CEO of Barclays Comes Under Investigation for Trying to Identify a Whistleblower
Although this blog is filled with instances of whistleblowers being awarded huge settlements, there is still a great deal of risk involved in engaging in this protected activity. This was demonstrated last week when financial regulators from the Financial Conduct Authority (FCA) and the Prudential Regulation Authority (PRA) announced that they were investigating Barclays’ Chief Executive Officer (CEO) Jes Staley’s alleged attempts to unmask a whistle-blower at the company. Barclays – a British multinational banking and financial services company headquartered in London – is one of Britain’s top banks. Staley has been accused of attempting to identify the author of a letter written earlier this year by an employee/whistleblower. As a result of these accusations, Barclays’ board engaged the independent law firm Simmons & Simmons, LLP to lead the investigation into Staley’s alleged misconduct. “I am personally very disappointed and apologetic that this situation has occurred, particularly as we strive to operate to the highest possible ethical standards,” Barclays’ chairman John McFarlane said in a statement.
In the past, Barclays has been embroiled in a number of controversies including alleged regulatory misdemeanors. Specifically, its former CEO resigned from the group during a high profile investigation into Libor (London Interbank Offered Rate) rigging. The Libor Scandal involved a series of transactions connected to the bank. The Libor is an interest rate reached by averaging the interest rates at a number of major banks around the world. The outcome of that case was that the bank was fined nearly £290m ($374.68 million USD.) This latest controversy involving Staley began back in June 2016. Two anonymous letters were sent from the US to some of Barclays board members. The letters concerned Tim Main a friend of Staley and a colleague of his when the two worked at JP Morgan.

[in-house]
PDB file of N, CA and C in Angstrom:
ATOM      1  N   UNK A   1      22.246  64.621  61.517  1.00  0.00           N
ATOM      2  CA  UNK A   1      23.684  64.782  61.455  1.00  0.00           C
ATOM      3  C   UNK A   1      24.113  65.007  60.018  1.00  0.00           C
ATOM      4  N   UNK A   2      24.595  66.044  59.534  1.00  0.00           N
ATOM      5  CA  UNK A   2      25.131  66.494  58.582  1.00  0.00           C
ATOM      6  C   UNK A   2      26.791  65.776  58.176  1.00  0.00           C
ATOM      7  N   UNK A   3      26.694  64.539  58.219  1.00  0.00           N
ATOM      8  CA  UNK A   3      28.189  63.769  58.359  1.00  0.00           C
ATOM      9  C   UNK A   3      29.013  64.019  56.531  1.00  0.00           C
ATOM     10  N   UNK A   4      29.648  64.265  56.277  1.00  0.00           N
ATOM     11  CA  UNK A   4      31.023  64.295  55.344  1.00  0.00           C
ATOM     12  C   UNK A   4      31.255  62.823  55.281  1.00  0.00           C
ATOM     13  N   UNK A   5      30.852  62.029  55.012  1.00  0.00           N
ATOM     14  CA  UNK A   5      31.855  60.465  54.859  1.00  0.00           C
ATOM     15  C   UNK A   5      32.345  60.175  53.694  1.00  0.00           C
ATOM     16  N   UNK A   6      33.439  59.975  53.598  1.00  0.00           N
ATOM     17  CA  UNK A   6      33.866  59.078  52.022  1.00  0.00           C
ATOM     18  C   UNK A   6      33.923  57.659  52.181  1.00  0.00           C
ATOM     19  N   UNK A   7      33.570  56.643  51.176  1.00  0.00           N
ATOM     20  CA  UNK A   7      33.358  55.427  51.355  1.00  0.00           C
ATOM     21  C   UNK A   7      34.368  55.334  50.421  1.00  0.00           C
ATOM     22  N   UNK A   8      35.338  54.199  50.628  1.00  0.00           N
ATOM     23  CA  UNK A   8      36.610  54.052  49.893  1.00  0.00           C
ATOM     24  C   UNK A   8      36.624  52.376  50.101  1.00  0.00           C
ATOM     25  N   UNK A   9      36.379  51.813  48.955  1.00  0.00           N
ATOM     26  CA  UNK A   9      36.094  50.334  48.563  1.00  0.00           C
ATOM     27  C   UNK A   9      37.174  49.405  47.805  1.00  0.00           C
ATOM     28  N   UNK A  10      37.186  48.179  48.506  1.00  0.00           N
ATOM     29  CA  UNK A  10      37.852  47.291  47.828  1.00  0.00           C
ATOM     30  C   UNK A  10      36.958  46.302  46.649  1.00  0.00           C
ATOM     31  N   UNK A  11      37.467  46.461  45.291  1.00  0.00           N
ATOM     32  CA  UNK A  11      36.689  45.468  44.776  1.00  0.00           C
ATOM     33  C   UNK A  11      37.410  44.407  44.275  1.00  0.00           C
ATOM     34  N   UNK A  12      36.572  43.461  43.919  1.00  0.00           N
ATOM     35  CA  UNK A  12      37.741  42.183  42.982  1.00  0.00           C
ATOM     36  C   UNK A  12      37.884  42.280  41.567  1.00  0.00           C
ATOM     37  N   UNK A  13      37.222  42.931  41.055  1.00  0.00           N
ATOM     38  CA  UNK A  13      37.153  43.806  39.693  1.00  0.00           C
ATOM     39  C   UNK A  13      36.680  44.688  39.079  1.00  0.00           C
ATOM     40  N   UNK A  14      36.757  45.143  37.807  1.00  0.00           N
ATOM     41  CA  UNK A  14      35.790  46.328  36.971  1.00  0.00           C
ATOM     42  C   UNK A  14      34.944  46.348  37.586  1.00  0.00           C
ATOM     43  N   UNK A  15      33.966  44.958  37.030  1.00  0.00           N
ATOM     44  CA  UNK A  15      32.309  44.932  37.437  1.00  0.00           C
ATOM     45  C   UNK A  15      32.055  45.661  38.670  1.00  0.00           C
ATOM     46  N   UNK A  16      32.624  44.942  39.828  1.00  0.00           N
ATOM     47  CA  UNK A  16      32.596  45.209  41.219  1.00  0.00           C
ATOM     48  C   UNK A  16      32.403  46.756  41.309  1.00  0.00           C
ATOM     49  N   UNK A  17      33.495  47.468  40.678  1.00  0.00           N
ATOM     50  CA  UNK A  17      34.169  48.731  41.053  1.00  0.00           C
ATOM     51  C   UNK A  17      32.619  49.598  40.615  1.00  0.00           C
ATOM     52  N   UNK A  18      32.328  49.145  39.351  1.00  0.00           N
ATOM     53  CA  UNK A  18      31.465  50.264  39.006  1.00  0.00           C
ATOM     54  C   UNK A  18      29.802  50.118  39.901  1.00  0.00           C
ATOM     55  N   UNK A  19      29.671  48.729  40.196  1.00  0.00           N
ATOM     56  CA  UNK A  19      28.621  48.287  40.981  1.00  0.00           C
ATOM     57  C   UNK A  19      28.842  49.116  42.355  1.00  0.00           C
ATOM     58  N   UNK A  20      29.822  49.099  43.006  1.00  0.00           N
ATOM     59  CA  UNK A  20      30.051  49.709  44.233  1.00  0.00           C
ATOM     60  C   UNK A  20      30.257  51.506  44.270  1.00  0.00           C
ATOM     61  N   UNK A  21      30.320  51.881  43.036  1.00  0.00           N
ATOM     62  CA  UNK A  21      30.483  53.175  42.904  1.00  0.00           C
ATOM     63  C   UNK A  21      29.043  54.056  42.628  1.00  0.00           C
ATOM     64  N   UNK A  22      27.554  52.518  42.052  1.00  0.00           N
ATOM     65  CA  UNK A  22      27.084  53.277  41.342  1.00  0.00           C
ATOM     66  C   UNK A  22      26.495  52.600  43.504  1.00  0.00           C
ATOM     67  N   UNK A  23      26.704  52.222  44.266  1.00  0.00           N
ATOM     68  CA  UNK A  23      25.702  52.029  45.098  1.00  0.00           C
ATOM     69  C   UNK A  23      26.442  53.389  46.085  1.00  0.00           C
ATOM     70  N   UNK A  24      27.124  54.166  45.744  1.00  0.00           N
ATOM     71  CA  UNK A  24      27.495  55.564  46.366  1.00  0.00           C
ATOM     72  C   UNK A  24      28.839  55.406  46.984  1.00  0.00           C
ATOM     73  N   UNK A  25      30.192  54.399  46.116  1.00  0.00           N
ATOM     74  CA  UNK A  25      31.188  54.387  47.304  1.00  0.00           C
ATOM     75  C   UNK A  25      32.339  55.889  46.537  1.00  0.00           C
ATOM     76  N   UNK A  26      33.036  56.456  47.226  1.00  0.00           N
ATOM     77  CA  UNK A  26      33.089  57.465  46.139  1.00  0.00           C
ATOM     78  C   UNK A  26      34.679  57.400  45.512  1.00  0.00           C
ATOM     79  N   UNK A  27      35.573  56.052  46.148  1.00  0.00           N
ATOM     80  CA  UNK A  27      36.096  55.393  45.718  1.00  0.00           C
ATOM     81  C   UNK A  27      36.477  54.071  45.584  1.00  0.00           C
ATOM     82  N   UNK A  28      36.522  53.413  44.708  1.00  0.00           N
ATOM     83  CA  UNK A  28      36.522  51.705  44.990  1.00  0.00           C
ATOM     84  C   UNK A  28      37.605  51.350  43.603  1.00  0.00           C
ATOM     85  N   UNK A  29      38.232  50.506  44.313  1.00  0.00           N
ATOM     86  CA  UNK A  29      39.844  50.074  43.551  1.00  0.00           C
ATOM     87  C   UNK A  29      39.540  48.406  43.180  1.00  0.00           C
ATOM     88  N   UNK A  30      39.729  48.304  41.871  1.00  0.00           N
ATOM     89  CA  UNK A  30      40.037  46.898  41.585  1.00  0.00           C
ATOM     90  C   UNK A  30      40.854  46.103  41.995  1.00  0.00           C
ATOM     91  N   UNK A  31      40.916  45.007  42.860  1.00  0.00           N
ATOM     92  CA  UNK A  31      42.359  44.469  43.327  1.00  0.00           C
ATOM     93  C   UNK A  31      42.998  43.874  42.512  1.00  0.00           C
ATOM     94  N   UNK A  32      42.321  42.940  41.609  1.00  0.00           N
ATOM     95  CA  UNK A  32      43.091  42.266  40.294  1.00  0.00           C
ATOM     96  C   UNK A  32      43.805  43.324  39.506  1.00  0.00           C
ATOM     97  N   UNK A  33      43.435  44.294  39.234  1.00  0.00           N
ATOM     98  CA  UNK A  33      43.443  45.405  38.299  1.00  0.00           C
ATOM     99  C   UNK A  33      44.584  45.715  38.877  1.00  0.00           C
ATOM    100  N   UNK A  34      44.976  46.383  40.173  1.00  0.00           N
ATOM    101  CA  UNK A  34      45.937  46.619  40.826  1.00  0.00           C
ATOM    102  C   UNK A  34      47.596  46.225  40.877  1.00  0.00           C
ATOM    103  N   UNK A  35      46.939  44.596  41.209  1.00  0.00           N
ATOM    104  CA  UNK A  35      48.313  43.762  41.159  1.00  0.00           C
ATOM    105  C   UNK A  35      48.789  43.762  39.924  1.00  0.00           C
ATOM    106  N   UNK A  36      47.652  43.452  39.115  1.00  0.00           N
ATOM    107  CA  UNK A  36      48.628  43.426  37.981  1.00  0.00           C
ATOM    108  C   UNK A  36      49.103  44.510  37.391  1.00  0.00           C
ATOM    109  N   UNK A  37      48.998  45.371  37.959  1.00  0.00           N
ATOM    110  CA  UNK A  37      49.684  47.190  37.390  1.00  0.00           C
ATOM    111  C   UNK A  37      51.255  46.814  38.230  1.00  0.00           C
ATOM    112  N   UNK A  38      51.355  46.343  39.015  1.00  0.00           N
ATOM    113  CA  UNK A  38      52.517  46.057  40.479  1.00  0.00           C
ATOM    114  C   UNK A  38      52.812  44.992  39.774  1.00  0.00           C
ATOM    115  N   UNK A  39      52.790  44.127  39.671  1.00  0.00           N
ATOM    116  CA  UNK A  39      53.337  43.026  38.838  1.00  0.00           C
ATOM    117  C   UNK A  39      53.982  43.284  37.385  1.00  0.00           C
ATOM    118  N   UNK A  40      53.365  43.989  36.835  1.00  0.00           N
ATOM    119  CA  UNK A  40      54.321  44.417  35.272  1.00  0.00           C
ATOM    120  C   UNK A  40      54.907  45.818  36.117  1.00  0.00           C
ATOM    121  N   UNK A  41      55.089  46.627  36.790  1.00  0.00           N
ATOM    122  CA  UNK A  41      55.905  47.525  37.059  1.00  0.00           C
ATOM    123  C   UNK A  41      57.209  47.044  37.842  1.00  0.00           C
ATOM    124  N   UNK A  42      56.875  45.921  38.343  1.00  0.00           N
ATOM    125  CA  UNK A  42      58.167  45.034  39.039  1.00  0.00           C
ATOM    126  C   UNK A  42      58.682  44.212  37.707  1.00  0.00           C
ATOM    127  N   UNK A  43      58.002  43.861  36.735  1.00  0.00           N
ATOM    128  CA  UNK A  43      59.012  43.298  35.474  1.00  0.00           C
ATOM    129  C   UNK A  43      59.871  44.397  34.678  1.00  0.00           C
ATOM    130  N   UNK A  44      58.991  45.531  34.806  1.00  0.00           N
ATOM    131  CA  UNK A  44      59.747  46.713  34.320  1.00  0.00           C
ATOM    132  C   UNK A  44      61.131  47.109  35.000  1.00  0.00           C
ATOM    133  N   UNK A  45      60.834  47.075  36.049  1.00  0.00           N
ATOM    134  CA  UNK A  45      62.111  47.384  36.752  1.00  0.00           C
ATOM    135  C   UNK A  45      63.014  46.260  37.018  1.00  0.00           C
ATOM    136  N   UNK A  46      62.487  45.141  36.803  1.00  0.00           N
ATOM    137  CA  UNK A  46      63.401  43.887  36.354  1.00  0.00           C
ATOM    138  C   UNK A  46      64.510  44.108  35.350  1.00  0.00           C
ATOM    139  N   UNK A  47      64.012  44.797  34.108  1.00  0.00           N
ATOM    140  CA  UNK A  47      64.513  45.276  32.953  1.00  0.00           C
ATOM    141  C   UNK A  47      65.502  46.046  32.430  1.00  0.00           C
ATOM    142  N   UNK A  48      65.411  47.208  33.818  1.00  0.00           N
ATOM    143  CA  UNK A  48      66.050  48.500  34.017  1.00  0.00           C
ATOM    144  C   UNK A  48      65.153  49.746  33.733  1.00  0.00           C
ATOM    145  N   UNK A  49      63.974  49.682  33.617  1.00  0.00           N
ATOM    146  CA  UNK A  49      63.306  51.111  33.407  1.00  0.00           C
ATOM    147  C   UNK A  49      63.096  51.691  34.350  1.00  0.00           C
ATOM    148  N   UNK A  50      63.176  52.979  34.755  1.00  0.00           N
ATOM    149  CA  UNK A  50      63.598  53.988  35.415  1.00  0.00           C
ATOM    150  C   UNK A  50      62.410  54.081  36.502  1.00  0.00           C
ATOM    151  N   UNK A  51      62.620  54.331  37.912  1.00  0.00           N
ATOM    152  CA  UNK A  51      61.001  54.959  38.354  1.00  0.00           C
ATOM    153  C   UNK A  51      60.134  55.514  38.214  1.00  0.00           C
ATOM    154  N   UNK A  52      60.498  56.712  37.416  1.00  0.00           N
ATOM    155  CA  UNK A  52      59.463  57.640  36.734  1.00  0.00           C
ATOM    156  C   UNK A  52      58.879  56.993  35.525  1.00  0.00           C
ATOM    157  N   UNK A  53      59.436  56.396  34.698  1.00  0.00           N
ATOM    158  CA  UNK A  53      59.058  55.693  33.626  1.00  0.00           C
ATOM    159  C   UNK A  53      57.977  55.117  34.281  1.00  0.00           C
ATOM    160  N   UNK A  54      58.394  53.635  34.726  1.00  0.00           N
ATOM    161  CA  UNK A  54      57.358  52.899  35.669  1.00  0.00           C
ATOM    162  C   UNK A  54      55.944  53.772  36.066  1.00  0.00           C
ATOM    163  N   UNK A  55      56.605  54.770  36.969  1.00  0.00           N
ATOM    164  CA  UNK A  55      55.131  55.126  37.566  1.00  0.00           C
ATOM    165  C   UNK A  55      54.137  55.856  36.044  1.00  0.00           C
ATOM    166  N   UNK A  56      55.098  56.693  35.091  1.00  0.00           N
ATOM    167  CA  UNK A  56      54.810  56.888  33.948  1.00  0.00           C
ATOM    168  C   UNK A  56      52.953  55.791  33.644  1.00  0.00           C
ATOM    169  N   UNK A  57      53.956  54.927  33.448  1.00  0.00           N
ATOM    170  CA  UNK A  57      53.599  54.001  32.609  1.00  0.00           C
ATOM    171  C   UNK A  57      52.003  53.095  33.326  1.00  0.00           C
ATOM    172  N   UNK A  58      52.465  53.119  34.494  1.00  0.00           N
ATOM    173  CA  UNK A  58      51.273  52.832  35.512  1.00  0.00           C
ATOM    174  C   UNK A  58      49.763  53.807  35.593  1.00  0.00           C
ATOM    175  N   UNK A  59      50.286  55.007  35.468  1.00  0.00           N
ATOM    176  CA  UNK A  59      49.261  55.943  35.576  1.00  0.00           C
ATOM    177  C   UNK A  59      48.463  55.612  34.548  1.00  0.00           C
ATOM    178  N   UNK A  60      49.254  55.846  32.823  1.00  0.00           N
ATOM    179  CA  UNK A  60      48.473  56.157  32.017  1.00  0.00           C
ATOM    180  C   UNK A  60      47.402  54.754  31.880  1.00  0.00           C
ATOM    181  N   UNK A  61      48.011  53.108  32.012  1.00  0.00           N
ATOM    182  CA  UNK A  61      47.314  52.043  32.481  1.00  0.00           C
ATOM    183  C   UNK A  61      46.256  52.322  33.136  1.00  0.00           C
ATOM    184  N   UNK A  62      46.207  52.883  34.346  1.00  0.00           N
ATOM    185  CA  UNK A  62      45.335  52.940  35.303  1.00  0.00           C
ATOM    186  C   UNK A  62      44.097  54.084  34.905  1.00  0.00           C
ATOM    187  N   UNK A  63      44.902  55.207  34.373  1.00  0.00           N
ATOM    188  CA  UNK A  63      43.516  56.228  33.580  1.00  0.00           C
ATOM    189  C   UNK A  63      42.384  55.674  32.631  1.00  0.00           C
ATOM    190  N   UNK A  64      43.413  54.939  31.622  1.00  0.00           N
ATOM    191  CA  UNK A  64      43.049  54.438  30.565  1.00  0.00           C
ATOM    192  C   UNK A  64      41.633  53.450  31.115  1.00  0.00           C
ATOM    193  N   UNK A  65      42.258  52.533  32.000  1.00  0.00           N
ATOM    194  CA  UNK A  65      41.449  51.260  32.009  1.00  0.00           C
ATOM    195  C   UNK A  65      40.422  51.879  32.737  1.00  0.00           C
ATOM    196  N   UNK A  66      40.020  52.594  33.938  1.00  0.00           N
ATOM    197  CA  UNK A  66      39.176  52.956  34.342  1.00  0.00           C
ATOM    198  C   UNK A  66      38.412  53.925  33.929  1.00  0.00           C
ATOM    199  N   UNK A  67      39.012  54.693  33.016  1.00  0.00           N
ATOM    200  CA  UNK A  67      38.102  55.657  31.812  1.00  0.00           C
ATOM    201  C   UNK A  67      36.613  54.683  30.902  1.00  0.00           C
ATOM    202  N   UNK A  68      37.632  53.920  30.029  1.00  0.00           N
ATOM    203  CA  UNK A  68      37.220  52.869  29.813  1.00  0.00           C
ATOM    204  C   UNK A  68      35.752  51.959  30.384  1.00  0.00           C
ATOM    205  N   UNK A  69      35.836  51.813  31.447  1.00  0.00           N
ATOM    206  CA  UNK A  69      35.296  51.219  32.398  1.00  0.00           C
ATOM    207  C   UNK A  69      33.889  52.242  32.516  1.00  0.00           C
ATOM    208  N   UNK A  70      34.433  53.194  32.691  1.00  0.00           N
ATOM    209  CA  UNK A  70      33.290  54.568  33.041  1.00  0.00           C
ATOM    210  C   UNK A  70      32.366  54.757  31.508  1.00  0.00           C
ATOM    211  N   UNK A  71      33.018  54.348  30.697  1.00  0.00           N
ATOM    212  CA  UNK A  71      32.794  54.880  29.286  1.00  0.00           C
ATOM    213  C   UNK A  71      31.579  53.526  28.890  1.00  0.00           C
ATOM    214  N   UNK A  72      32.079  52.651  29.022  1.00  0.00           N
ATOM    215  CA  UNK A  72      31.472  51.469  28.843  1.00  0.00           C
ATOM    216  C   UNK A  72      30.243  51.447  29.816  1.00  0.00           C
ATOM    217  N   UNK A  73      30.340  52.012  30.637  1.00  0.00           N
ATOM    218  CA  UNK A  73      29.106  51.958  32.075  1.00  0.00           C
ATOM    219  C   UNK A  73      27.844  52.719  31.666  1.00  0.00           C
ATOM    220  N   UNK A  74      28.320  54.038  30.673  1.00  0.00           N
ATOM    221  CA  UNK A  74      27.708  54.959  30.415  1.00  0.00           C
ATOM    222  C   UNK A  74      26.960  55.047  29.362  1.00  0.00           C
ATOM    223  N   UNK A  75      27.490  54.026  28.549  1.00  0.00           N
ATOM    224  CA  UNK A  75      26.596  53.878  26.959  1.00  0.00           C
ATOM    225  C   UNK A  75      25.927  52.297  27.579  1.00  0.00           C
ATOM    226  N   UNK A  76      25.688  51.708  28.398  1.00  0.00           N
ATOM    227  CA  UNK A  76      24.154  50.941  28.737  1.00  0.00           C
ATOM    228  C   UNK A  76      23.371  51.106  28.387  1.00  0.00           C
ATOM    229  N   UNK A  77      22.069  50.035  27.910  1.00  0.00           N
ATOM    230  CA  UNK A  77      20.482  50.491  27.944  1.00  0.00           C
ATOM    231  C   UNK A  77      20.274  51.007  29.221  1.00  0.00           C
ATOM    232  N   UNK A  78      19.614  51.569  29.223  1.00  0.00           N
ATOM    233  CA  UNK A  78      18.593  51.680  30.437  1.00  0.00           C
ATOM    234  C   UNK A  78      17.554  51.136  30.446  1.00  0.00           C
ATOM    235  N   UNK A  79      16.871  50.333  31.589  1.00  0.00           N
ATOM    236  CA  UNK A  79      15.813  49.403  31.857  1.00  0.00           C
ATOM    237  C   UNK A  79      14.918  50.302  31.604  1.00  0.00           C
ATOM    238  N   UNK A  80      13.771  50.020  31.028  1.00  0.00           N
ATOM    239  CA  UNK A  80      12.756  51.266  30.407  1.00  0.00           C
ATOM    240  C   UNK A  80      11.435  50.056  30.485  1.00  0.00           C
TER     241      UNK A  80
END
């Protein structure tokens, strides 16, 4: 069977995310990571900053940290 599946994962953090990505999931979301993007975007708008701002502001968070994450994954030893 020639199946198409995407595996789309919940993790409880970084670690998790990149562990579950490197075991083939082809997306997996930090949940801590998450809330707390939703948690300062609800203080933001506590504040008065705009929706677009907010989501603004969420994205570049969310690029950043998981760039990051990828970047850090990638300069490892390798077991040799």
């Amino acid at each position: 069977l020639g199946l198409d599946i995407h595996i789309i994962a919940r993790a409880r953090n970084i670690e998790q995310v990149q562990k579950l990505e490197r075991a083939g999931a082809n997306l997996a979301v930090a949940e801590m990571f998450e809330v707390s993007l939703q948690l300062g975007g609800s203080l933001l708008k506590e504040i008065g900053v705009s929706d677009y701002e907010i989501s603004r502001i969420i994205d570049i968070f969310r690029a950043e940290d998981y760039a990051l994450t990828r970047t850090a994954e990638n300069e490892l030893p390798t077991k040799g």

According to the FCA/PRA investigation, Staley made two attempts to discover the identity of the whistleblower even attempting at one point to utilize the help of a US law enforcement agency. Though Staley has defended his actions by saying that he honestly believed he was entitled to the information, corporate rules regarding whistleblowing are clear. They stipulate that if an informer asks for anonymity a firm must respect the request. However, Staley is said to have violated this rule because he felt that the content of the letters constituted an “unfair attack” on Main. As a result of this, it is speculated that Staley then asked the bank’s information security team to discover the identity of the author on more than one occasion.
Ironically, Staley stated that he would work to strengthen trust in the bank in light of the aforementioned Libor Scandal. In a statement from the bank’s Board, a spokesman defended Staley’s action. “The investigation… found, and the Board has concluded, that Mr. Staley honestly, but mistakenly, believed that it was permissible to identify the author of the letter.” Staley has received a written reprimand and a pay cut from the board as punishment. If you have chosen to disclose wrongdoing it is also advised that you contact a qui tam lawyer. A qui tam attorney can advise you in such matters and will work to protect your rights under the law.